The Gilded Age brought out some of the most famous industrialists, like John D. Rockefeller, Andrew Carnegie, and Cornelius Vanderbilt, who all built massive companies that were really the backbone of the capitalist era. Rockefeller created an oil company called Standard Oil, and he quickly became one of the richest men to ever live in America. Carnegie produced steel, and the Carnegie name became world renowned and universally associated with steel. Vanderbilt built railroads, which provided much of the foundation on which the American industries could stand on.
The Gilded Age also gave birth to the one thing which the American's had for the most part avoided: monopolies. These industrialists were ruthless. In order to limit competition, they would force other companies to sell or gradually take over their territory. Sometimes, they even blatantly defrauded the other companies out of money or power. This led them to be known as "robber barons". Ironically, these men were also some of the most famous and biggest philanthropists in history.
The idea that a single company could force their way into a monopoly scared not only the citizens but the federal government, so in response they passed the 1890 Sherman Antitrust Act. This gave the federal government the ability to investigate and pursue trusts in order to limit cartels and monopolies. How did they do this? They broke the companies up. Standard Oil was split into dozens of separate entities, of which two still exist. The American Tobacco Company was broken down into several other major tobacco producers, and the Northern Securities Company (which owned railroads) was completely dissolved.
The Act is still used today to justify government investigations into monopolies. A good example is Microsoft, who was constantly being investigated for violating antitrust law in the 1990's. Other prominent cases include suits against Wal-Mart, 21st Century, Google, Oracle, and many others.
There are even some regulated monopolies, that is, monopolies that are legally allowed to be exist. They include the MLB, NFL, NHL, and GameStop. Those four companies dominate their respective markets (GameStop for used games), but came about not by imperialist business practices, but by out-competing everyone.
With all of this knowledge, we have come to an important question: should monopolies be allowed to exist freely? The answer is a resounding yes, and this is why.
Let's understand that it is not the monopoly the government has a problem with. It's the monopoly that is gained through illicit means, such as the forcing of other companies out of competition. This is why monopolies like the NFL are regulated, not dissolved.
So, in a free market, it takes an extraordinary amount of work to create and support a monopoly. In order to be in that position, you have to be able to out-compete every other business in that industry, by providing a better product at a lower cost. Now, of course, it doesn't always happen this way, so we need two rules. The two fundamental rules of capitalism: that one group may not engage in force or fraud against another. These two rules, if enforced PROPERLY, fix most of the problems associated with monopolies. How, you may ask?
These two rules get rid of the unnatural ways to acquire a monopoly. Removing the ability to force companies into submission or defraud them out of business means that the only thing any company can do is try to out-compete the competition. It must sell a better product at a lower price, or if the monopoly already exists, it has to continue selling a better product at a lower price. This is how a natural monopoly forms, and they work well. Does anyone worry about the NFL blocking competition? No, they gained the monopoly naturally, and so do have no incentive to subvert the market.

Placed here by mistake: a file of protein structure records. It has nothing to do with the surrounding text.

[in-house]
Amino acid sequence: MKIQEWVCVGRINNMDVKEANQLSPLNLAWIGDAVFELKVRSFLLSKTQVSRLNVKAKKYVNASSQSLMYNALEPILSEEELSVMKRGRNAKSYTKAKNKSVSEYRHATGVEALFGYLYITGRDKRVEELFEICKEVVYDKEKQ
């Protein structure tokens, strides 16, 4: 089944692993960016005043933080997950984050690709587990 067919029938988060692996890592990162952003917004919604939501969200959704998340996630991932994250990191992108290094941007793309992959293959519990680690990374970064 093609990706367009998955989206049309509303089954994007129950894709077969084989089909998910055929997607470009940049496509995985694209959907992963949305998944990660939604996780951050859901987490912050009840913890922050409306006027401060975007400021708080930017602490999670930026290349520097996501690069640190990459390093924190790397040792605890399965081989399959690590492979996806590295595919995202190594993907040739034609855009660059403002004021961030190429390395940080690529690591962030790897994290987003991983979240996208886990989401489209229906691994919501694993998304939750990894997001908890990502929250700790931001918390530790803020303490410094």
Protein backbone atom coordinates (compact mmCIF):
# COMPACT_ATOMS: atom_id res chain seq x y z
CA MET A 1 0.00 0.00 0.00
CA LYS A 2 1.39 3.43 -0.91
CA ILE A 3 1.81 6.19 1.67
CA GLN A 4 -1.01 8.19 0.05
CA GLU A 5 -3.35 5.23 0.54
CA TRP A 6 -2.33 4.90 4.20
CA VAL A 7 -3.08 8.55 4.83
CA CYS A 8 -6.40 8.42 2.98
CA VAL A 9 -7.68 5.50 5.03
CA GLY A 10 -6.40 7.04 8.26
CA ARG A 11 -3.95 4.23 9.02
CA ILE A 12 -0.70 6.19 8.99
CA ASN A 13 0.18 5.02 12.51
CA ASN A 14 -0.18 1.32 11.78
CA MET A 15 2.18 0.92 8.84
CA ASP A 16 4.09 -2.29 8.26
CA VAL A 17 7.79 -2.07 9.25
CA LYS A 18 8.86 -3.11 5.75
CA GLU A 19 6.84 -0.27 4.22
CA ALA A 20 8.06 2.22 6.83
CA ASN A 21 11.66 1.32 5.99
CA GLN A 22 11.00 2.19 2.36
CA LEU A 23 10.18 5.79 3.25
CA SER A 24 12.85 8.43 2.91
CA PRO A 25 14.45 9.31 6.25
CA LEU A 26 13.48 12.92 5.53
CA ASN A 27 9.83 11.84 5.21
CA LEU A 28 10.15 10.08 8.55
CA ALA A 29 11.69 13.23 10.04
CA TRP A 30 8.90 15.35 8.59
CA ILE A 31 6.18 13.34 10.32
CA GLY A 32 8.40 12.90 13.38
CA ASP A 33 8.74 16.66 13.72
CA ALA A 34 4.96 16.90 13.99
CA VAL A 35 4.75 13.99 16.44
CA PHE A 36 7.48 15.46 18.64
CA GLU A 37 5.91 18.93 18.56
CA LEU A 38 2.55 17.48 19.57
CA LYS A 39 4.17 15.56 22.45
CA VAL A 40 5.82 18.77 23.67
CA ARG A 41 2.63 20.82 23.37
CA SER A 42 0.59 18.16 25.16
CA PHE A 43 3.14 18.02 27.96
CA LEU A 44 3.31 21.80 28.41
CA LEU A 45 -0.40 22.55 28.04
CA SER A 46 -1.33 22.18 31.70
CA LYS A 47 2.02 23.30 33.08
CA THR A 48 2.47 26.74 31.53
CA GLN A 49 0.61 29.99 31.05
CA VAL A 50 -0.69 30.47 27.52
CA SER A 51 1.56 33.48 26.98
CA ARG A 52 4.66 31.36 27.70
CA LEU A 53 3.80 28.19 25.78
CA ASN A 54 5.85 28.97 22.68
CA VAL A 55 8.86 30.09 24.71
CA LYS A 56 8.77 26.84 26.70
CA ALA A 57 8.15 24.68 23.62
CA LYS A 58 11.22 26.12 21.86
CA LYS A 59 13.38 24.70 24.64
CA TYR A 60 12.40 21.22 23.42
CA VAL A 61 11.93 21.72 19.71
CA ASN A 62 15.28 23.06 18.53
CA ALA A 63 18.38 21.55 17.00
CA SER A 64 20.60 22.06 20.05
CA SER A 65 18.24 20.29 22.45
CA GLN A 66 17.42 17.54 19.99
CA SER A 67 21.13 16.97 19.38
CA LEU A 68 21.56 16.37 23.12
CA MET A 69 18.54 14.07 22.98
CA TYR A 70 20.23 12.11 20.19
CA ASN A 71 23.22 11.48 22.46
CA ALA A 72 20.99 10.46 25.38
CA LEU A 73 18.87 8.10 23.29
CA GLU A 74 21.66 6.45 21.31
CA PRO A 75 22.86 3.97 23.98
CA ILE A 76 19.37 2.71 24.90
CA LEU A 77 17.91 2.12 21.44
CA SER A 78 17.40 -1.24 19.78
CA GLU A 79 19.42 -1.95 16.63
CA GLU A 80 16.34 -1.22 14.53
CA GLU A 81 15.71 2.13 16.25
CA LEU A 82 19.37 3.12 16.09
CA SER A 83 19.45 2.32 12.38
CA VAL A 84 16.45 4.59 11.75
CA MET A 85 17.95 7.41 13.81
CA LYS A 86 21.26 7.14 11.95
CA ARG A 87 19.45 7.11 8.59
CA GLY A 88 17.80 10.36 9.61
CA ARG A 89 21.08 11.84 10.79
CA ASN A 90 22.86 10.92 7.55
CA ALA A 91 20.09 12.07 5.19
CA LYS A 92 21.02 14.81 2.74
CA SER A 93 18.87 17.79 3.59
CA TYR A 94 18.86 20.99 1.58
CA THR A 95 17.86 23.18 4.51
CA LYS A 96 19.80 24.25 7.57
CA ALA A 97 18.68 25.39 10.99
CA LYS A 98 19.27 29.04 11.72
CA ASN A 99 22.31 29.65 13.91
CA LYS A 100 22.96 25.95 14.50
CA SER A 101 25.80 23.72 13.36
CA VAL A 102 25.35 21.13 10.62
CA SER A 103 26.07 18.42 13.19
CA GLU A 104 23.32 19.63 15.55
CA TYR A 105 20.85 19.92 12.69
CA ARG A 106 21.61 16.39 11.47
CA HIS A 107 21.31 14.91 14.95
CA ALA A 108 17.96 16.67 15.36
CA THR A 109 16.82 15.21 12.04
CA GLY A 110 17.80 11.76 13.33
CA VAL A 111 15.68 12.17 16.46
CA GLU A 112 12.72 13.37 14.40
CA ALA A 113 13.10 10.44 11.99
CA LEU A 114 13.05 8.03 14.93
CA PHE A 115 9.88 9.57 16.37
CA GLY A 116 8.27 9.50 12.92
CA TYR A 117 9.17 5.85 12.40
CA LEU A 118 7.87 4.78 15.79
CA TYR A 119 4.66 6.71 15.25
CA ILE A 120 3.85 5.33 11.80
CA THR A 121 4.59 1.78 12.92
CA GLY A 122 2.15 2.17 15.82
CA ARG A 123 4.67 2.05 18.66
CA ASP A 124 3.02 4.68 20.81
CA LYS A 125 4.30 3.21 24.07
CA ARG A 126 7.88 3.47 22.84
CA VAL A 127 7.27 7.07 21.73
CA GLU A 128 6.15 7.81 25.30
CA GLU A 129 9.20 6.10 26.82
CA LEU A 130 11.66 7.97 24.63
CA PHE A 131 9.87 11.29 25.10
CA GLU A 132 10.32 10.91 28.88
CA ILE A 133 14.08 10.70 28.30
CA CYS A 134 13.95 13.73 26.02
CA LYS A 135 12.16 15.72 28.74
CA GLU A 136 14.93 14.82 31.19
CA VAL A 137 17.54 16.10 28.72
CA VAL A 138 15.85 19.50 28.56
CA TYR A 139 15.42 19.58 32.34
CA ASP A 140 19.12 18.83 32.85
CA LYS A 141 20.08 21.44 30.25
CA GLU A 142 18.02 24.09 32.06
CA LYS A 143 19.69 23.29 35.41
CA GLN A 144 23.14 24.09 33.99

So, how does the government enforce those rules? Through regulation and restriction? Hell nah. The two rules exist to level the playing field. They would exist as laws that don't block the market, but rather gives a company legal ground to sue a potential aggressor: one who may be initiating force or fraud against the company. The only government intervention here is a judge saying, "yes, you initiated force, he wins", and then the aggressor has to pay reparations. They'll learn. The key is that the repercussion of violating those two rules is not regulation, but payment.
But, don't monopolies limit competition? Even if they exist naturally, don't they still block others from getting into that market? Of course they do, that's the definition of a monopoly.
The real issue here, is that is the competition necessary? If we apply the two rules and assume the monopoly formed naturally, out of competition, then they are already offering the best product at the lowest price. What need is there to have price lowering competition when a business has already achieved the maximum efficiency (through competition)? It sounds like it limits opportunity, but it really doesn't; the market will adapt.
What about pricing? Why wouldn't a company who has a total monopoly jack up prices to maximize profits, knowing that the market doesn't have a choice? Because they can't.
Raising prices opens the door to competition. If the product starts to become too expensive, then competitors (which would be mostly startups) now have room to actually compete. If the monopoly tries to force that new company out? They've just violated one of the two rules, and they can be sued.
Monopolies are not bad. In fact, a natural monopoly is the peak of capitalist achievement. If we abide by the two fundamental rules of capitalism, then unnatural, "bad", monopolies would be MUCH harder to come by. They can function in a capitalist system, and they can do it well without disrupting it or causing problems.
No matter how strong a company gets, the MARKET is always the one in control. This is the beauty of capitalism.